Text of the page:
You can do both, and it's not a bad idea to (assuming a Roth is right for you).
A Backdoor Roth Contribution is a workaround if your income is over the IRS limit for direct Roth IRA contributions. Instead, you contribute money into your IRA, and convert it to Roth IRA. This has no tax consequences (unless your IRA wasn't empty to begin with; then it gets complicated), so it is effectively a Roth IRA contribution in two steps.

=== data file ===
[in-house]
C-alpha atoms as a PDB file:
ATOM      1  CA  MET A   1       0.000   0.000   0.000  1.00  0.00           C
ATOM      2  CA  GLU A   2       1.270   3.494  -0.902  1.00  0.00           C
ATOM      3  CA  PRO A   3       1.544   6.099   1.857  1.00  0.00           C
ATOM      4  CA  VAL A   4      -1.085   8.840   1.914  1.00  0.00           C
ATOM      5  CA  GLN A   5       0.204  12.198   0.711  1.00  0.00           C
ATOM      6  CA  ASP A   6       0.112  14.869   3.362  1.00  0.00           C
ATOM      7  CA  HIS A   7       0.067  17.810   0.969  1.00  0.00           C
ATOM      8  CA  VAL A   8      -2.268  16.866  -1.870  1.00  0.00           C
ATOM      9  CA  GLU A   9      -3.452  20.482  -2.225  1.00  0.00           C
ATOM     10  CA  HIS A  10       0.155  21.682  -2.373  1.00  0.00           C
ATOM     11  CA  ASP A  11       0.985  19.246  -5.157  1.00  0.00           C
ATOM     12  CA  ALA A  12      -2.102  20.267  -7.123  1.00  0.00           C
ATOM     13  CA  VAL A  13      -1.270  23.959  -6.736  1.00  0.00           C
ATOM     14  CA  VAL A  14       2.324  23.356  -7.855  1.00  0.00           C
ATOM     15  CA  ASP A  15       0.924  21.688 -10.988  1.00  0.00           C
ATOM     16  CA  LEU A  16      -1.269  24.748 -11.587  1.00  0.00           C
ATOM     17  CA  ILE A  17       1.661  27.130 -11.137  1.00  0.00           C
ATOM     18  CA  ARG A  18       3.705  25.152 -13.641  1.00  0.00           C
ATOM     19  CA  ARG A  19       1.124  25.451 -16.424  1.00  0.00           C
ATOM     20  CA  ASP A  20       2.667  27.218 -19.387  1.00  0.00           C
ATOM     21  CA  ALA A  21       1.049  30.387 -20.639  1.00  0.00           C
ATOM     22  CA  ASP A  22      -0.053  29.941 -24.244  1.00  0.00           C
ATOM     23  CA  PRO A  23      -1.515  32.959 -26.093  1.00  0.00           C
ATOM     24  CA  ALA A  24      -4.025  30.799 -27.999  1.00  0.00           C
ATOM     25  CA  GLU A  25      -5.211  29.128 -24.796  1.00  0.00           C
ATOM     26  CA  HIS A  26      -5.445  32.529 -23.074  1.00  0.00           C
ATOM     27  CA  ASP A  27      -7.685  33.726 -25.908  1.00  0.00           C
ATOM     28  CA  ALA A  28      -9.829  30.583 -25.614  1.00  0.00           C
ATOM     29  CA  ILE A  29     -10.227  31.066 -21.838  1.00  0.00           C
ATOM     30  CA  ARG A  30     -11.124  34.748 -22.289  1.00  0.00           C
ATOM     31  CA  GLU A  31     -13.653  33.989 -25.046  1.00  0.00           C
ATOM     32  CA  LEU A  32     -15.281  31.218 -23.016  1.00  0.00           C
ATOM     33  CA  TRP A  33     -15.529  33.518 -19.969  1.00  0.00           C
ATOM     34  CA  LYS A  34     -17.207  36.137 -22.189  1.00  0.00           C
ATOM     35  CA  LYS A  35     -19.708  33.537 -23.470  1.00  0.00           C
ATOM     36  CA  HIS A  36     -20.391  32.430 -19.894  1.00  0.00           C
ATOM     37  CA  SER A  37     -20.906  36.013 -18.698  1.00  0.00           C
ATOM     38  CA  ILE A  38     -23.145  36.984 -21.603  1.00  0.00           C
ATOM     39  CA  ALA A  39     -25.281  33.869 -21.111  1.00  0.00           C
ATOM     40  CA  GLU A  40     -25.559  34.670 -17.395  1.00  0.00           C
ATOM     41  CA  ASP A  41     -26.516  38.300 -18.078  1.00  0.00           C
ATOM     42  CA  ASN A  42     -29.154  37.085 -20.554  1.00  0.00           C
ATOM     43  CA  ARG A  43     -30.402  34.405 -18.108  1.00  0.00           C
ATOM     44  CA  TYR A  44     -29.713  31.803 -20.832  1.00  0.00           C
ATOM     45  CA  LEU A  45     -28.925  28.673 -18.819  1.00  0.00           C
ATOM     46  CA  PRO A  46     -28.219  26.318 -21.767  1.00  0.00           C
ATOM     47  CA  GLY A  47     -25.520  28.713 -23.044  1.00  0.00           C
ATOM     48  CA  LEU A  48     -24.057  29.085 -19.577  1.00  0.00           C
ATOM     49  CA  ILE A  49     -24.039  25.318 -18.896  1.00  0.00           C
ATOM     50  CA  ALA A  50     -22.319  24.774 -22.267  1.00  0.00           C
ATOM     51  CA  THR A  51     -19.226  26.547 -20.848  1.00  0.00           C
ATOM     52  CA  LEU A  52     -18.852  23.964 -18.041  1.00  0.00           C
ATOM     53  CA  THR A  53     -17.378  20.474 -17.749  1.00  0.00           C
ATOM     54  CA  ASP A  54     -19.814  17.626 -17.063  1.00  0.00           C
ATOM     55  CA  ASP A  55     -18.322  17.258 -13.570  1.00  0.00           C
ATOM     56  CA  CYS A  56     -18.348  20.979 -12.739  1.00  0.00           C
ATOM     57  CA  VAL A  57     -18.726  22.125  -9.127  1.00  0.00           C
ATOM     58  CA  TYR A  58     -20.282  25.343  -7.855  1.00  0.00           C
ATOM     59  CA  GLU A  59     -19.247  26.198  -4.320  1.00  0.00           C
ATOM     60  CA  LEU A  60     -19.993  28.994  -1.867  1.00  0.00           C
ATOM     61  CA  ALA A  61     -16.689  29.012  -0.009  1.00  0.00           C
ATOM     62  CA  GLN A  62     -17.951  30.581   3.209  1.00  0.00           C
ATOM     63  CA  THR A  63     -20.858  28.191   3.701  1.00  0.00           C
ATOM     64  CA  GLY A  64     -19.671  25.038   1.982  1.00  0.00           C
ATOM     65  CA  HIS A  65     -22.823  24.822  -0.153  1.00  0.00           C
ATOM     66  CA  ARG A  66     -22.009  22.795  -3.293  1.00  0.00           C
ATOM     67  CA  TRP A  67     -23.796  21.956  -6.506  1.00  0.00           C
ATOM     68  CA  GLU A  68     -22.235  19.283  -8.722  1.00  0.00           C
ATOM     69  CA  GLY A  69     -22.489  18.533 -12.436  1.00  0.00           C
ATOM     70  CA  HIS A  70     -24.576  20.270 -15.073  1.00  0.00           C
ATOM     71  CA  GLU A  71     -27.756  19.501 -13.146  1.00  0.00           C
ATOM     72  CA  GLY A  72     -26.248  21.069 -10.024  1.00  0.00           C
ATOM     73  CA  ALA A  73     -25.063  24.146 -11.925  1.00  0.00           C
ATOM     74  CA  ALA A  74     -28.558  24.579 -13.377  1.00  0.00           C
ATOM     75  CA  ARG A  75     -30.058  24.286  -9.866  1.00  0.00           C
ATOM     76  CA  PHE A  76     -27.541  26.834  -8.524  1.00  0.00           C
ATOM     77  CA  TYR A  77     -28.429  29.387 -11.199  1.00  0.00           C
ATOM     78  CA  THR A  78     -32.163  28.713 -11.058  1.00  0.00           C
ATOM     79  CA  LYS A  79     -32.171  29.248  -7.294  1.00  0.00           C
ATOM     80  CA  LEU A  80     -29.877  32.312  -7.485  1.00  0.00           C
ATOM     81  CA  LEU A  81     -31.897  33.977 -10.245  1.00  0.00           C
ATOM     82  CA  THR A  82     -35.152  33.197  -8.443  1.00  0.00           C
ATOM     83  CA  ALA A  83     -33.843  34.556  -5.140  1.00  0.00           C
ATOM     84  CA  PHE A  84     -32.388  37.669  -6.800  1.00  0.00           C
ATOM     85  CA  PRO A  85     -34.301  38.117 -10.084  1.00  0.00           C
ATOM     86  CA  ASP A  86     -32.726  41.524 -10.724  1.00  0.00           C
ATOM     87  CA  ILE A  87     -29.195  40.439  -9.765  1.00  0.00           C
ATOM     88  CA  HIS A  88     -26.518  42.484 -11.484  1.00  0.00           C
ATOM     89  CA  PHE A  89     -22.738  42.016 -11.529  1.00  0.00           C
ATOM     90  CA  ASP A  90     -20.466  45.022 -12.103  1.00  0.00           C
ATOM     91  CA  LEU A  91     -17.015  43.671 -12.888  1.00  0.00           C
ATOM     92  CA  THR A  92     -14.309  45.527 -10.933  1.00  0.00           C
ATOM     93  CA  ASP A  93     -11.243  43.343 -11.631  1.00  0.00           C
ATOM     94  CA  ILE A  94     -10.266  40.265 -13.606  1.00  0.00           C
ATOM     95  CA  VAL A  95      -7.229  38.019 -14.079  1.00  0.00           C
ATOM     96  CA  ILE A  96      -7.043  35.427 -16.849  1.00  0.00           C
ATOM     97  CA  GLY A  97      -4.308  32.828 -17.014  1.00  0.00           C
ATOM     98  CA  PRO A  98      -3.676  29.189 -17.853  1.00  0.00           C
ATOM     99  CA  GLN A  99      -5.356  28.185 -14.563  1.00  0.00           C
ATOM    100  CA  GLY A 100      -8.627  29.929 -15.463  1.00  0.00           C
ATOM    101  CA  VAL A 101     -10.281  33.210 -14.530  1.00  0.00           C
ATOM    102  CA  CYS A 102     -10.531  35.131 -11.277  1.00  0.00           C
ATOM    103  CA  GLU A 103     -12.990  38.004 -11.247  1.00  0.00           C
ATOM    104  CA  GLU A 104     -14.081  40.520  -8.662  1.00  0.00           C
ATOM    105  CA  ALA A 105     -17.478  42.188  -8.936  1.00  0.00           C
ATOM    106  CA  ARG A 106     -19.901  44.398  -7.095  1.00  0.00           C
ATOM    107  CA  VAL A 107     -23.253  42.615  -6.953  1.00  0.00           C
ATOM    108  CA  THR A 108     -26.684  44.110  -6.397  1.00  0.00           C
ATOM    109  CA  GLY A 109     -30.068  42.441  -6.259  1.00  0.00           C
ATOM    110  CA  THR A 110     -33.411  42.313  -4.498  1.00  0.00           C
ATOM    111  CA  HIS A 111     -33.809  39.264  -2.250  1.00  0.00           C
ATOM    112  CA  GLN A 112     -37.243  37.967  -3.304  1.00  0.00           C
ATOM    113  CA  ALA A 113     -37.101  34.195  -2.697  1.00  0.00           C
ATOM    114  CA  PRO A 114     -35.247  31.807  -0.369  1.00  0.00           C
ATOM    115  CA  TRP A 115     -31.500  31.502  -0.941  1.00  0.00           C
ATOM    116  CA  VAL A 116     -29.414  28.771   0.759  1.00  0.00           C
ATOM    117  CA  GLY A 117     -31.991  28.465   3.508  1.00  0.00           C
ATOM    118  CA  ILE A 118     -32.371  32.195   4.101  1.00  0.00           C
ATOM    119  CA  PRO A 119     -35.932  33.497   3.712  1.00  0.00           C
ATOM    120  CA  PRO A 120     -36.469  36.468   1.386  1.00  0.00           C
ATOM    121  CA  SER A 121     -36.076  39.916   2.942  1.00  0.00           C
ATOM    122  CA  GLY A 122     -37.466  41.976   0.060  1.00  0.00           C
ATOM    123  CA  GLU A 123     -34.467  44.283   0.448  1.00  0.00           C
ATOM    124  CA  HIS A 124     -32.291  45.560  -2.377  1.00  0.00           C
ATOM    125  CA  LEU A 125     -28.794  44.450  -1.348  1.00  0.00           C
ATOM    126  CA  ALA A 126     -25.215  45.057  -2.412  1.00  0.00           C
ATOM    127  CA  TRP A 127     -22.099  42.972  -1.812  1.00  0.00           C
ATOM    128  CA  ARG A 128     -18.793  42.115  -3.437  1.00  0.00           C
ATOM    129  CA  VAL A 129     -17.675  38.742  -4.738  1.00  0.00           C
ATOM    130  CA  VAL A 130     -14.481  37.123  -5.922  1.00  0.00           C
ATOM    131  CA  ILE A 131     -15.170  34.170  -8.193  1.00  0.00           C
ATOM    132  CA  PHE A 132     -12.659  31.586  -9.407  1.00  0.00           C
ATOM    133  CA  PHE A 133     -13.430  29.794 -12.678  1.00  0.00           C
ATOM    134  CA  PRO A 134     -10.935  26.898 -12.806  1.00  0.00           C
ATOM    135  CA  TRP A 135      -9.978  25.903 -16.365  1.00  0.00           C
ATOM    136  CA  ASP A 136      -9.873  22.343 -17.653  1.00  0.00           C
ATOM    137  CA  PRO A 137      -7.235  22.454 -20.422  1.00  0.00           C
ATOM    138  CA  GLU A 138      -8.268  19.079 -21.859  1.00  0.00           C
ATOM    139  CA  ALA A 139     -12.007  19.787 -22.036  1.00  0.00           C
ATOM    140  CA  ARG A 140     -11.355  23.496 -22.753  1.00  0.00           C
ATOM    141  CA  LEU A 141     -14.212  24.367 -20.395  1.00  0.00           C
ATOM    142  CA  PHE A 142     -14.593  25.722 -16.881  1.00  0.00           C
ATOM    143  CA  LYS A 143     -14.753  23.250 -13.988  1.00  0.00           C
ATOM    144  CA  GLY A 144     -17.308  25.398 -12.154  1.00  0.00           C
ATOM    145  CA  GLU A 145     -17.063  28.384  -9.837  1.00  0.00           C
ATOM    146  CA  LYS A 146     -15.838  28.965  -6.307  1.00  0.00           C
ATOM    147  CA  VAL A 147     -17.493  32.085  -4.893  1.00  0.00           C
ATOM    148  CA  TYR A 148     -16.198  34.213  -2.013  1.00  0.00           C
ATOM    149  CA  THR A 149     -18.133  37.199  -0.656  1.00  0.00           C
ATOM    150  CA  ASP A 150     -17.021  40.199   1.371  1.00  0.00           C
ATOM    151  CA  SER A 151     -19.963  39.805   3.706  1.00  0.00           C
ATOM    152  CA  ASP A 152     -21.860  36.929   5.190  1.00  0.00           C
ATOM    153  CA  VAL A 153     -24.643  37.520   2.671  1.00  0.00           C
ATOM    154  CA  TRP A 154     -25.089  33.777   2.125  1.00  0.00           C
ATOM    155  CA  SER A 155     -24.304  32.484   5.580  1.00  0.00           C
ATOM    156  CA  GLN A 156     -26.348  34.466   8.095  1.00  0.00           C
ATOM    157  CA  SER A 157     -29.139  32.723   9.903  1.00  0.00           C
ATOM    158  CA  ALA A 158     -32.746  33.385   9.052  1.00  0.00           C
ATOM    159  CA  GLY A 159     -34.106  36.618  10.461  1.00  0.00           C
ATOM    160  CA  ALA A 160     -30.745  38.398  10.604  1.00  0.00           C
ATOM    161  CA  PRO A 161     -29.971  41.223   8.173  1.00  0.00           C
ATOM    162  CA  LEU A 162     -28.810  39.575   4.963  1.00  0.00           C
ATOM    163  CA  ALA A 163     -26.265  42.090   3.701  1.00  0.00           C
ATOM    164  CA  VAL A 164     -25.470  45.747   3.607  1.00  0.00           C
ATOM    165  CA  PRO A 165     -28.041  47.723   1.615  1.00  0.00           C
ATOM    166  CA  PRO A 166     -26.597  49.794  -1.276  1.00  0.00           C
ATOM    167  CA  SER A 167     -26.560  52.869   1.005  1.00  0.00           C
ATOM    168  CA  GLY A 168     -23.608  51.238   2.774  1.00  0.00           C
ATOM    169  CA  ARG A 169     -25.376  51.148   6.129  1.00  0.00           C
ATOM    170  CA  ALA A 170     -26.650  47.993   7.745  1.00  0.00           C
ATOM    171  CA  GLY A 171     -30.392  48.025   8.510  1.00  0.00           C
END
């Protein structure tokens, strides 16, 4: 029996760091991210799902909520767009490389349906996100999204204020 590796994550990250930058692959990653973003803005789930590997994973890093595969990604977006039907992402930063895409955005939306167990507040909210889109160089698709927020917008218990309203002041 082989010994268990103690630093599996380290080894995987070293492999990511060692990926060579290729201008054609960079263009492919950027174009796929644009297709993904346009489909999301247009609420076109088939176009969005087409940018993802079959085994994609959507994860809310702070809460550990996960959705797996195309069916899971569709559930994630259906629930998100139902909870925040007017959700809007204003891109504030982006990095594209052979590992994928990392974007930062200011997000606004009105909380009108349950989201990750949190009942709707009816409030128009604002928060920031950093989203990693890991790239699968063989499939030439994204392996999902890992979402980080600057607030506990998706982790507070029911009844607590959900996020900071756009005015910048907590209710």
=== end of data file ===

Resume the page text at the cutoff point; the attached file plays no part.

Note that there is still the annual limit for all your contributions, but anyone with income can do it.
A Mega-Backdoor Roth Contribution works through your 401k - you contribute post-tax income directly from your paycheck into your 401k (the limit is 57000 per year), and then roll it over into your Roth IRA. This rolling might not be possible right away, depending on your company's 401k rules, but once you leave the company, you can do it, and ir doesn't 'turn bad' inside the 401k, so you are not in a hurry.
There are many small details, and Books have been written about them - but these are the core ideas. If you plan to do either or both, read up on the details!